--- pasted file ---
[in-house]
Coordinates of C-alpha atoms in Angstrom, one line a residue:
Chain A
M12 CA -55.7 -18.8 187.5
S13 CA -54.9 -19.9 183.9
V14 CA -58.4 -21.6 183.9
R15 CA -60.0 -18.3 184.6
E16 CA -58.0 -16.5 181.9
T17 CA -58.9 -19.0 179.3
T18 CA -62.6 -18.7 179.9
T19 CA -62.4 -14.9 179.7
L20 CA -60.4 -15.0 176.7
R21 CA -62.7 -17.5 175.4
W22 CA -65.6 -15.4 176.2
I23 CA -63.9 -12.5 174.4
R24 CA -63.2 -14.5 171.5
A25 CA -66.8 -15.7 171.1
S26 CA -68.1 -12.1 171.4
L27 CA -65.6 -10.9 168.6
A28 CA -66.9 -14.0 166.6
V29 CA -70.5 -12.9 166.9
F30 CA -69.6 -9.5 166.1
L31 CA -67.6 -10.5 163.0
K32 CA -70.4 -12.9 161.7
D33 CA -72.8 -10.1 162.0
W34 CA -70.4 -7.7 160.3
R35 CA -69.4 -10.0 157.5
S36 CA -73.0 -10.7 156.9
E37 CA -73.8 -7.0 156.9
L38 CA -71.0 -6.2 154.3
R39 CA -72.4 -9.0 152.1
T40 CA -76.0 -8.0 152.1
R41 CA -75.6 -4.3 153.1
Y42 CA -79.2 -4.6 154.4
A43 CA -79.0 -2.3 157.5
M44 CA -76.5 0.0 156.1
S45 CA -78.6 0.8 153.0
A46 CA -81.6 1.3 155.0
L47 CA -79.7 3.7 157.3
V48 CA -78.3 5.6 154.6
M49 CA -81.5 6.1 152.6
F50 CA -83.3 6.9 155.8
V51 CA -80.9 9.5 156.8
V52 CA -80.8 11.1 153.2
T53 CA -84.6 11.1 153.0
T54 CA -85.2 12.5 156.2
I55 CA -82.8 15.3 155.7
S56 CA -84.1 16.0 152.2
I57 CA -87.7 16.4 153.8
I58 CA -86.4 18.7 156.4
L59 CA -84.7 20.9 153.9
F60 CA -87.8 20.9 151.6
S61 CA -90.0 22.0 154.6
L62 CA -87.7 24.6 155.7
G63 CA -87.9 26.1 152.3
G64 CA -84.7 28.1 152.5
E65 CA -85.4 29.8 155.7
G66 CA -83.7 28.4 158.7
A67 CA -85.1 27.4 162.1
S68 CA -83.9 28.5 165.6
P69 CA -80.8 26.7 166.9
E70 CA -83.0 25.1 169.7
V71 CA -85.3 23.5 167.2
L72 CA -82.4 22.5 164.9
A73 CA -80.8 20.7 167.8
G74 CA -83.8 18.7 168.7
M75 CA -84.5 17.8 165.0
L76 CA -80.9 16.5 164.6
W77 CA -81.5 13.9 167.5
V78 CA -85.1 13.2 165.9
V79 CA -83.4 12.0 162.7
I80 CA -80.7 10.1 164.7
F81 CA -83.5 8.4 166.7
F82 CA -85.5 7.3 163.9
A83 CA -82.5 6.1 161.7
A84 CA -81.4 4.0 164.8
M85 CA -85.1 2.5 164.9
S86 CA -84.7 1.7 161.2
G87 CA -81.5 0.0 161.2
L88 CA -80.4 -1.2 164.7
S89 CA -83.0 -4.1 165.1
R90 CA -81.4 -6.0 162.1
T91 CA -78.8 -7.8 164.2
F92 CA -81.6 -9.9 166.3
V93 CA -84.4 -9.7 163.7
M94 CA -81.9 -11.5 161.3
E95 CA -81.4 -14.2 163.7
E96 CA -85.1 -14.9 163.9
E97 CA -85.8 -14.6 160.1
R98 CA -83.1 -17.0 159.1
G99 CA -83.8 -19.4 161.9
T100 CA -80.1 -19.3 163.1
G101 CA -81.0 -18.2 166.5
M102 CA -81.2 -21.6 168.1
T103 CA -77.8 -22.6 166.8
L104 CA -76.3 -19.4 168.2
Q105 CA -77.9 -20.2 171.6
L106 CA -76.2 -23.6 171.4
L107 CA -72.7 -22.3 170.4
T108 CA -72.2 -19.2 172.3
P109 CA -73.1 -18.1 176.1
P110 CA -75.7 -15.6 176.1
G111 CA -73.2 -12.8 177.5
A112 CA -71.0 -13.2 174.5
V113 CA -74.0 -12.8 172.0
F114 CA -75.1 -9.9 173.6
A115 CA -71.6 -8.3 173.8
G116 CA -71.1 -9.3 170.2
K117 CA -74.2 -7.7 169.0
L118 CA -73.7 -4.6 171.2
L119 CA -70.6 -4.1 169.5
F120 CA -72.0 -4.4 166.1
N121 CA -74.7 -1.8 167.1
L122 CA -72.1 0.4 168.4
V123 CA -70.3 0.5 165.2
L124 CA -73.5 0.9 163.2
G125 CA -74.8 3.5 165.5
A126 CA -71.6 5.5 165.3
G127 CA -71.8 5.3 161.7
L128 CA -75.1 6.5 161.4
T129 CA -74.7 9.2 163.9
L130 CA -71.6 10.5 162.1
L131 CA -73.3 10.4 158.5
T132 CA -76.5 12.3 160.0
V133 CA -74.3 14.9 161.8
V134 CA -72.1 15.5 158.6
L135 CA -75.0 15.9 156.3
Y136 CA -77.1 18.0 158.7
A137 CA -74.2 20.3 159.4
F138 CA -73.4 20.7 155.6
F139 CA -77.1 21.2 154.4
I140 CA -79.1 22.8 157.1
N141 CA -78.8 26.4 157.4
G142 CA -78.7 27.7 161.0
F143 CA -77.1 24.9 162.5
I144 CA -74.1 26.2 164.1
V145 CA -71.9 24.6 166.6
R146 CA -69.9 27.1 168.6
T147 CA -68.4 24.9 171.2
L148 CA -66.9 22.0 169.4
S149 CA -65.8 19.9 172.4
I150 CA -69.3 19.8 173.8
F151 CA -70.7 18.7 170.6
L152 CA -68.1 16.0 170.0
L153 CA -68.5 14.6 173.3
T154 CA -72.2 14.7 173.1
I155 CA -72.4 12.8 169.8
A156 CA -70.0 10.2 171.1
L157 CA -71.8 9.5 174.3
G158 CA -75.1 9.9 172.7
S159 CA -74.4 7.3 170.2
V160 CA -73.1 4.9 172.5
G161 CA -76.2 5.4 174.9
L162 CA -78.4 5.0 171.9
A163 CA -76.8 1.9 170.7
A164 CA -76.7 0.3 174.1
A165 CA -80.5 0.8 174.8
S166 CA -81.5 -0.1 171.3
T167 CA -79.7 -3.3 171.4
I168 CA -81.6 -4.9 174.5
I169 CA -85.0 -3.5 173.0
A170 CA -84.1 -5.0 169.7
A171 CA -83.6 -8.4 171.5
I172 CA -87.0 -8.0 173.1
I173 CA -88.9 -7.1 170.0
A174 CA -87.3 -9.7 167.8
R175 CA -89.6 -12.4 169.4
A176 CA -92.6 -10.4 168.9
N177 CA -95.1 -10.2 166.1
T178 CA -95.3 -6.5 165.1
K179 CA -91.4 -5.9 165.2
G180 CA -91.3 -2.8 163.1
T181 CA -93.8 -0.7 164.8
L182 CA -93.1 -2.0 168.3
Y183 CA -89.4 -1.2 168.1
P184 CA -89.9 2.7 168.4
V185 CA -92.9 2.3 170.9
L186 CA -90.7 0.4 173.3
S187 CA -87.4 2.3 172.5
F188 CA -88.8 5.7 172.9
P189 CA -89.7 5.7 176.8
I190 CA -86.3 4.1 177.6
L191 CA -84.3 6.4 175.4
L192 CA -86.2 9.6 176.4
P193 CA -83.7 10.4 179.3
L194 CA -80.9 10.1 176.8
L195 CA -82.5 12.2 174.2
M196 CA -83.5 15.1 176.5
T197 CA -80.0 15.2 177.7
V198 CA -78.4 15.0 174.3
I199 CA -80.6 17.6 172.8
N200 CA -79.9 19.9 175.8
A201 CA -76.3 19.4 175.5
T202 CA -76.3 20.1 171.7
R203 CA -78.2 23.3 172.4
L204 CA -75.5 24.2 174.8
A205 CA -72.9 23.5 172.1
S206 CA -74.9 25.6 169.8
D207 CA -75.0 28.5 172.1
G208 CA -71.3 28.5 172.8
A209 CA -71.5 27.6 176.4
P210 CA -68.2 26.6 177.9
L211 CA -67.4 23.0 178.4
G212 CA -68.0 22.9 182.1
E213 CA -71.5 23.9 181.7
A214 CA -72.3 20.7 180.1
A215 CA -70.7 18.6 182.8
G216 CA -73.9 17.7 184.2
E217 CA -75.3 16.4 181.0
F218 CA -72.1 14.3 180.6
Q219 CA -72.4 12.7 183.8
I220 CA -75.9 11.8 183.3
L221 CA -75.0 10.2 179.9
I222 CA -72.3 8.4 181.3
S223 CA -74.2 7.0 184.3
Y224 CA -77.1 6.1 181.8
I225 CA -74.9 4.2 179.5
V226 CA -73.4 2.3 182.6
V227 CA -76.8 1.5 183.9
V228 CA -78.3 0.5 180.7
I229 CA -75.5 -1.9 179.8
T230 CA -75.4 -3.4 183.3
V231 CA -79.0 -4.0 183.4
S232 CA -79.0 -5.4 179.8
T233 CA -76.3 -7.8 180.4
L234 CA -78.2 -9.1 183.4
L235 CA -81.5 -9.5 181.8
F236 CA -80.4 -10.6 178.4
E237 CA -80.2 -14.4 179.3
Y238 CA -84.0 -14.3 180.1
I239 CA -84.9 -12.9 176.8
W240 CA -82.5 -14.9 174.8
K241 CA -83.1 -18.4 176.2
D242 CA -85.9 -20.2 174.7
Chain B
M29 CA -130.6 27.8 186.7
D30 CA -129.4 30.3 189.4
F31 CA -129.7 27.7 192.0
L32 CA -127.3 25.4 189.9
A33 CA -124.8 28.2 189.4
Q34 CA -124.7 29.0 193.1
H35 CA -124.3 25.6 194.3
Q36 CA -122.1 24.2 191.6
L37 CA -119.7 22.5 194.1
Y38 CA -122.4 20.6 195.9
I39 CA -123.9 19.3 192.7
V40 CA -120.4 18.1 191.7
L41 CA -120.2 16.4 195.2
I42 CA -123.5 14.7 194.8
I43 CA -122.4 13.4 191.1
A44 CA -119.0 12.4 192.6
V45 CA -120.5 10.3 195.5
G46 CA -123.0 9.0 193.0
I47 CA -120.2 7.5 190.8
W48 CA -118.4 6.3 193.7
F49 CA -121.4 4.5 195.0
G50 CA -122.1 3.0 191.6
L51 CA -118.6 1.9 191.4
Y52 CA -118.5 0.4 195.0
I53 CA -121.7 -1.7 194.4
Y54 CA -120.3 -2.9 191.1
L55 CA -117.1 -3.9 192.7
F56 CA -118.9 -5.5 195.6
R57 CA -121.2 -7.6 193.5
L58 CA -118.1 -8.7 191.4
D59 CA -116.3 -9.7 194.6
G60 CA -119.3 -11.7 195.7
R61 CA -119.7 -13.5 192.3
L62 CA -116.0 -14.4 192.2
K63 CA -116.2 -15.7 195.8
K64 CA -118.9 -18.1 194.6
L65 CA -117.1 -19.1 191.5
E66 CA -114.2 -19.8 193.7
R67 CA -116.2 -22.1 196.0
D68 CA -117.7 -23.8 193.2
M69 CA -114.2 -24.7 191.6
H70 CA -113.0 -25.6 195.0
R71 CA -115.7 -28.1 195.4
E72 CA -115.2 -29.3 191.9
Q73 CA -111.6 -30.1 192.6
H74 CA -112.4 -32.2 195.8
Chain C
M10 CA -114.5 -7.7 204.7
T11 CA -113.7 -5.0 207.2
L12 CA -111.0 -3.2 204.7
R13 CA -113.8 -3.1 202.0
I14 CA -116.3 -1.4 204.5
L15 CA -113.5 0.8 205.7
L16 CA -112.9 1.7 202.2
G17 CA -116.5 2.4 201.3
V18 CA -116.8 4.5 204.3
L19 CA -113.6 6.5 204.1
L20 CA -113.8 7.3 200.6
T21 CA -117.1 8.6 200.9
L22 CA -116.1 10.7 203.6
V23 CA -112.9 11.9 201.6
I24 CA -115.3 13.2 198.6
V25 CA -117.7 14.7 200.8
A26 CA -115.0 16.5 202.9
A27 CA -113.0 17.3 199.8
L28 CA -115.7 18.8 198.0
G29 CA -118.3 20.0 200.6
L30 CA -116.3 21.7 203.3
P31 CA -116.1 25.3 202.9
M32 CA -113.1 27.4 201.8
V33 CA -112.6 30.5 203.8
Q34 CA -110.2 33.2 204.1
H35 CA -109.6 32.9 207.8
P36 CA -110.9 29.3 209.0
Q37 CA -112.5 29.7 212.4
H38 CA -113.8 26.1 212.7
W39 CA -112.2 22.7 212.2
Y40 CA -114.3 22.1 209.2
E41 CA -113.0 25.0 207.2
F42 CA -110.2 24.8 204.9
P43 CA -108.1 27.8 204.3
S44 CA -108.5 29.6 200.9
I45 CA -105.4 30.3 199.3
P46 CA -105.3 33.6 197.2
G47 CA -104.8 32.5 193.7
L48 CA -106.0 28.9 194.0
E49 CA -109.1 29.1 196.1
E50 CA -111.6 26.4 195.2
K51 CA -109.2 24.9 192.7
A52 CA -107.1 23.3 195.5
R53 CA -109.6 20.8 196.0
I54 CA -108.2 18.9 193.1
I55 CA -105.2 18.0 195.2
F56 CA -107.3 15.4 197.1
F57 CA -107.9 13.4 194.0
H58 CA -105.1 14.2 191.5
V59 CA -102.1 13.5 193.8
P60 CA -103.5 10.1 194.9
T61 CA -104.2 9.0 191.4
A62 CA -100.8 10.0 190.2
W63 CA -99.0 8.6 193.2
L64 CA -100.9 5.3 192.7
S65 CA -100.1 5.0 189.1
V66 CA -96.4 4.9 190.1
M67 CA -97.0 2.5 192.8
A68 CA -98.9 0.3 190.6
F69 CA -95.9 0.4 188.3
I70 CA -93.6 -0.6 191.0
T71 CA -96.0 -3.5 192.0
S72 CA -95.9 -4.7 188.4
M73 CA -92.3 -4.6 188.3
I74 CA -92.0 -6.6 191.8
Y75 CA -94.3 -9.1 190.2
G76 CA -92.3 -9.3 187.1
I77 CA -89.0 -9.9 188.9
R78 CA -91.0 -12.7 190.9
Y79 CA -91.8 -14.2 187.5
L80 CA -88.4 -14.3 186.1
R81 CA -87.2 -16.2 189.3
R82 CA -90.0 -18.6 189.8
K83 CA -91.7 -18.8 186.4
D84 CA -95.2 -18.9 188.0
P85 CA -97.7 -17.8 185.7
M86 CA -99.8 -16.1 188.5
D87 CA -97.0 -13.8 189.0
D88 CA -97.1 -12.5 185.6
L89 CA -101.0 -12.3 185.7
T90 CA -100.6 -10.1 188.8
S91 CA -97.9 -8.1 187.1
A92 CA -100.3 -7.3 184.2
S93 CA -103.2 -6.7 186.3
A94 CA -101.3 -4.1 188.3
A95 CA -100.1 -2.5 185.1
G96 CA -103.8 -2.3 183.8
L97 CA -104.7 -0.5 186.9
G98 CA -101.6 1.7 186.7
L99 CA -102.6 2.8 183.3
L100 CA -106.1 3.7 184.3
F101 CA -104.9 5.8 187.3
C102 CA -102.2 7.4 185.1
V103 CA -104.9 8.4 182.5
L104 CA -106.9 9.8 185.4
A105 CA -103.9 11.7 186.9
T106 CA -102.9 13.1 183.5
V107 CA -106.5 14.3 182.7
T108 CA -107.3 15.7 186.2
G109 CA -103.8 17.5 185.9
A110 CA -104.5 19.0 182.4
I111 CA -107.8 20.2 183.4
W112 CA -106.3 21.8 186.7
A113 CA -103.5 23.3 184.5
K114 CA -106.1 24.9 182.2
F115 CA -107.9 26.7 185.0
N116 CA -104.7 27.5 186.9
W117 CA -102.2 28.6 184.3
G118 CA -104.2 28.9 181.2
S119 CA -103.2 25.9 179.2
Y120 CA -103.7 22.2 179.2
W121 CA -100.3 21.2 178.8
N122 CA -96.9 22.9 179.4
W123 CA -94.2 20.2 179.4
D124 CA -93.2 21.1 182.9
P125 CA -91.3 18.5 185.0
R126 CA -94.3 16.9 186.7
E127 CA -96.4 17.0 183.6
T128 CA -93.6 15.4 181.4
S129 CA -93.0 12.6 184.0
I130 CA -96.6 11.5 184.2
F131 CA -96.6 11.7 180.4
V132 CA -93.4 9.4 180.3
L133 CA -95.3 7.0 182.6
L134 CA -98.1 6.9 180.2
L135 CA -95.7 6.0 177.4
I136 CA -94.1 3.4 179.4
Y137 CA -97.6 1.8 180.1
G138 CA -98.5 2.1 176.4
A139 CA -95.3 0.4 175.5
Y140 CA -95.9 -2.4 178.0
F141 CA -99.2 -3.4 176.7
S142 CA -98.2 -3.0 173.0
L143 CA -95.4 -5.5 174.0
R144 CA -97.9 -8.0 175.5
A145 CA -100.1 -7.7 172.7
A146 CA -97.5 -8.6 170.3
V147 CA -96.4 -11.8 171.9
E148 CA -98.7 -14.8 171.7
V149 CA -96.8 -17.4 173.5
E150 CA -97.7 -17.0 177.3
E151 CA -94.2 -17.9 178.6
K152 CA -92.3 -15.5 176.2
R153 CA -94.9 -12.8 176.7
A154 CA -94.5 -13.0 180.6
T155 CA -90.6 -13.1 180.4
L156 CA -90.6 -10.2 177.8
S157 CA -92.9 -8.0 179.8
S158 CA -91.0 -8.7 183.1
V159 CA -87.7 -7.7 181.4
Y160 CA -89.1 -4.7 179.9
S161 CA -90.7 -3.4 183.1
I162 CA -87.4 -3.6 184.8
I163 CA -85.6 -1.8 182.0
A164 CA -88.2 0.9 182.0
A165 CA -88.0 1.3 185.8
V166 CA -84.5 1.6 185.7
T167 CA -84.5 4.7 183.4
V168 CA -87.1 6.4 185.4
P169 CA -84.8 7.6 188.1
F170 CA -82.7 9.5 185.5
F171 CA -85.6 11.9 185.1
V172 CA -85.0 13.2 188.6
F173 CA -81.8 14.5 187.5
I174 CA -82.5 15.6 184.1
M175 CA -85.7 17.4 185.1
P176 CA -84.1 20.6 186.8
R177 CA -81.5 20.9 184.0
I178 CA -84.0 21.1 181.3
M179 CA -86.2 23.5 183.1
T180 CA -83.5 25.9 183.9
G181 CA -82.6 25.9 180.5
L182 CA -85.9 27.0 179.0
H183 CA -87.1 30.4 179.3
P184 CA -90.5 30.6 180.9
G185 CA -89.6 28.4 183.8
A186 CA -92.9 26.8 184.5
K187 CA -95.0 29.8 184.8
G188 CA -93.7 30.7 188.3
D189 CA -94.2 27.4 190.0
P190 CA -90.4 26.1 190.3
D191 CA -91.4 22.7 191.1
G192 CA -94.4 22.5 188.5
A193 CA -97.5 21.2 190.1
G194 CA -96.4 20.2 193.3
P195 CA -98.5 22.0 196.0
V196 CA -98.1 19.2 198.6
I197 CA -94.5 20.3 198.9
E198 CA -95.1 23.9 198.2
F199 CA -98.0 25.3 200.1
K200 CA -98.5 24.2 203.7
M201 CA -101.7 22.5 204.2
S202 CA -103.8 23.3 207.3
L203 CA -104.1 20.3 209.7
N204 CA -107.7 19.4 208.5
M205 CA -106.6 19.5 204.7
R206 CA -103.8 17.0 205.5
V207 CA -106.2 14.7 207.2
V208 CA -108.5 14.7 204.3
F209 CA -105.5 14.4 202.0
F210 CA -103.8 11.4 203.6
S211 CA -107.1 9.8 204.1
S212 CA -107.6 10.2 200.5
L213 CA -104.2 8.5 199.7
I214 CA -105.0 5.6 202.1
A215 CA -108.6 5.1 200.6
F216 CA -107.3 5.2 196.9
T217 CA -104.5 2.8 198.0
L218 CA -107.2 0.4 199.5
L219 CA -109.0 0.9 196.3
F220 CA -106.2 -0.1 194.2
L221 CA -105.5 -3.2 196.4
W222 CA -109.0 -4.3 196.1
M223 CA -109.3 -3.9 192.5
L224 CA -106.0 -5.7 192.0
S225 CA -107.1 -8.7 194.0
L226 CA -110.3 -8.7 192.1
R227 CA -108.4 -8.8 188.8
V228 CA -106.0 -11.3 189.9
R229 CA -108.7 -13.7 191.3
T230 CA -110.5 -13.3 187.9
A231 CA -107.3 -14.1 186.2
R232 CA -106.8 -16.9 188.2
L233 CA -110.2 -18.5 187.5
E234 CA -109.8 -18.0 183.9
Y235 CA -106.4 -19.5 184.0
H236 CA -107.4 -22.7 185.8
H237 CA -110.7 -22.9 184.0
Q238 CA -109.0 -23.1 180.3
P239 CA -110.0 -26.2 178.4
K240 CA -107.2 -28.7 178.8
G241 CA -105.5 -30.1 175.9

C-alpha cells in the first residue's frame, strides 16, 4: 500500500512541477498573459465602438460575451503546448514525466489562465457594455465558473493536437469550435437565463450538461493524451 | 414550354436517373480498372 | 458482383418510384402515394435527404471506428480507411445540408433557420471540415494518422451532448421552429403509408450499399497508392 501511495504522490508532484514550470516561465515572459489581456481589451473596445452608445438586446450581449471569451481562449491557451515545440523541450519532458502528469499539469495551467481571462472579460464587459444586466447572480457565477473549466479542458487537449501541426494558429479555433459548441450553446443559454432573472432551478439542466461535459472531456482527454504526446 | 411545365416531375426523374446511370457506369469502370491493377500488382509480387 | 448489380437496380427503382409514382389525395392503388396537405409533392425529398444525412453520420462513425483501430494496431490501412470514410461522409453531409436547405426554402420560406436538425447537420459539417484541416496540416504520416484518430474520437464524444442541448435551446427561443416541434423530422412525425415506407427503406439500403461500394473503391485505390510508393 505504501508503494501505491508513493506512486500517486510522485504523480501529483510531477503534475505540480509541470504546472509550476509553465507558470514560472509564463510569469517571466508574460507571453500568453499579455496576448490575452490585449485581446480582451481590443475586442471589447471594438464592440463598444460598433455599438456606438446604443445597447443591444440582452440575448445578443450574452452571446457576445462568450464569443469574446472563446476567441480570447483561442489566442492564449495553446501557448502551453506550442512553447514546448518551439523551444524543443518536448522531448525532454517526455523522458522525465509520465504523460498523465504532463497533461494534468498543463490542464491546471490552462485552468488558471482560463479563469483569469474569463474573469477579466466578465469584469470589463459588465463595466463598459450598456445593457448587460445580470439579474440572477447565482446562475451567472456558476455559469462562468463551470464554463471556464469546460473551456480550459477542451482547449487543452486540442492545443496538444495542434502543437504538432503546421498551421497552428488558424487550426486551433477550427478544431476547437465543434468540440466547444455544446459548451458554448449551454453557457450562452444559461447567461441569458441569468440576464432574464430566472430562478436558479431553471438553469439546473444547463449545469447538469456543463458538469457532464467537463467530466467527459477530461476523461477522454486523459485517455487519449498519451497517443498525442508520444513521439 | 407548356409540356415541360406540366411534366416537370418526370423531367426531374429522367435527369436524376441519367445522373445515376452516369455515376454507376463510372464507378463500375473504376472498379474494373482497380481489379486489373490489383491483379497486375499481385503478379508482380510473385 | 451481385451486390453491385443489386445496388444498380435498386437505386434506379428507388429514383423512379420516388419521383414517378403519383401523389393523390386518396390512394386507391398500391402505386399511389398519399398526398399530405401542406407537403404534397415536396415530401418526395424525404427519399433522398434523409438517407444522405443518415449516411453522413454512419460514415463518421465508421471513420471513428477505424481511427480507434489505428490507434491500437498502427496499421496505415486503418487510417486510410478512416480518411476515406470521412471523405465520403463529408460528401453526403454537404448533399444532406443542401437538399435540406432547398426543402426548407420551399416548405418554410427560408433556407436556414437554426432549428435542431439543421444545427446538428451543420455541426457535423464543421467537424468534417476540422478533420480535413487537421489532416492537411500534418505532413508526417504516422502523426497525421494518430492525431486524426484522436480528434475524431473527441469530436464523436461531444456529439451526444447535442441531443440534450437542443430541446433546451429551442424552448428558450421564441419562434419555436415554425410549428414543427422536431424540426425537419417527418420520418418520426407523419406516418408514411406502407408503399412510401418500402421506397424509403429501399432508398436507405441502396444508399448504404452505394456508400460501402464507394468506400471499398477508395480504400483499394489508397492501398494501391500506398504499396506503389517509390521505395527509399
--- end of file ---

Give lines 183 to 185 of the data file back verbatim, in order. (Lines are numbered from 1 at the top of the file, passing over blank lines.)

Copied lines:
L191 CA -84.3 6.4 175.4
L192 CA -86.2 9.6 176.4
P193 CA -83.7 10.4 179.3